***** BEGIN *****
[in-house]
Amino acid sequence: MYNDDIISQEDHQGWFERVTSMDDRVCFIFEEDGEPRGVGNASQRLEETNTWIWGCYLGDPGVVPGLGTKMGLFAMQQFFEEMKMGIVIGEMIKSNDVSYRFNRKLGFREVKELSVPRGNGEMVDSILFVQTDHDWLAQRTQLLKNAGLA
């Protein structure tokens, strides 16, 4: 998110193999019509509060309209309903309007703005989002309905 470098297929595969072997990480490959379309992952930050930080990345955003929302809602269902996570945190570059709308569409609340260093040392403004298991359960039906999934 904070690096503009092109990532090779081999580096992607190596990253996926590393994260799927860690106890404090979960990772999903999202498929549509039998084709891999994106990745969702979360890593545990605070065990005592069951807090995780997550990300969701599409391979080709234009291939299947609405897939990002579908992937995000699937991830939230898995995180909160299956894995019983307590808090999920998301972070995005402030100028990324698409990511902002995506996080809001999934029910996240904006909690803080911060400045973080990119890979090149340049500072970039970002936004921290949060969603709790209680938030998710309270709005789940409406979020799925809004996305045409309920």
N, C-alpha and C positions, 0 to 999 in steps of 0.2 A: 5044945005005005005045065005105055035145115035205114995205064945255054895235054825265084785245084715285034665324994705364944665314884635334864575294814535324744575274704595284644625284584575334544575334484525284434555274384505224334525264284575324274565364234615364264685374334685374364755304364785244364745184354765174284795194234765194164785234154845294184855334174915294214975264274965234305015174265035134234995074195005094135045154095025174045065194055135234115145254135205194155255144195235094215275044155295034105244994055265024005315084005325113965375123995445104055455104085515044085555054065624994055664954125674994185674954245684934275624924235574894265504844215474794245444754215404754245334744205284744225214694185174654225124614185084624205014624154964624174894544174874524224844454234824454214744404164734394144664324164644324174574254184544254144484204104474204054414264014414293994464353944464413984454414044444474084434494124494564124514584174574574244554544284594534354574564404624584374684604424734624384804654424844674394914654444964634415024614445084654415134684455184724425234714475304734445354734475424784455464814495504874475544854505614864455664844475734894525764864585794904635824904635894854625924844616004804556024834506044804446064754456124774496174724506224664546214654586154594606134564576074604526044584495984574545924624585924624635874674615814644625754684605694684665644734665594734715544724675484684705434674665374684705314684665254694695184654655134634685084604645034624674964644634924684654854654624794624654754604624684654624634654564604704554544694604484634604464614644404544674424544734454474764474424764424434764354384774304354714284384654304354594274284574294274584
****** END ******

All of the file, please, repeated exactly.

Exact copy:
[in-house]
Amino acid sequence: MYNDDIISQEDHQGWFERVTSMDDRVCFIFEEDGEPRGVGNASQRLEETNTWIWGCYLGDPGVVPGLGTKMGLFAMQQFFEEMKMGIVIGEMIKSNDVSYRFNRKLGFREVKELSVPRGNGEMVDSILFVQTDHDWLAQRTQLLKNAGLA
């Protein structure tokens, strides 16, 4: 998110193999019509509060309209309903309007703005989002309905 470098297929595969072997990480490959379309992952930050930080990345955003929302809602269902996570945190570059709308569409609340260093040392403004298991359960039906999934 904070690096503009092109990532090779081999580096992607190596990253996926590393994260799927860690106890404090979960990772999903999202498929549509039998084709891999994106990745969702979360890593545990605070065990005592069951807090995780997550990300969701599409391979080709234009291939299947609405897939990002579908992937995000699937991830939230898995995180909160299956894995019983307590808090999920998301972070995005402030100028990324698409990511902002995506996080809001999934029910996240904006909690803080911060400045973080990119890979090149340049500072970039970002936004921290949060969603709790209680938030998710309270709005789940409406979020799925809004996305045409309920």
N, C-alpha and C positions, 0 to 999 in steps of 0.2 A: 5044945005005005005045065005105055035145115035205114995205064945255054895235054825265084785245084715285034665324994705364944665314884635334864575294814535324744575274704595284644625284584575334544575334484525284434555274384505224334525264284575324274565364234615364264685374334685374364755304364785244364745184354765174284795194234765194164785234154845294184855334174915294214975264274965234305015174265035134234995074195005094135045154095025174045065194055135234115145254135205194155255144195235094215275044155295034105244994055265024005315084005325113965375123995445104055455104085515044085555054065624994055664954125674994185674954245684934275624924235574894265504844215474794245444754215404754245334744205284744225214694185174654225124614185084624205014624154964624174894544174874524224844454234824454214744404164734394144664324164644324174574254184544254144484204104474204054414264014414293994464353944464413984454414044444474084434494124494564124514584174574574244554544284594534354574564404624584374684604424734624384804654424844674394914654444964634415024614445084654415134684455184724425234714475304734445354734475424784455464814495504874475544854505614864455664844475734894525764864585794904635824904635894854625924844616004804556024834506044804446064754456124774496174724506224664546214654586154594606134564576074604526044584495984574545924624585924624635874674615814644625754684605694684665644734665594734715544724675484684705434674665374684705314684665254694695184654655134634685084604645034624674964644634924684654854654624794624654754604624684654624634654564604704554544694604484634604464614644404544674424544734454474764474424764424434764354384774304354714284384654304354594274284574294274584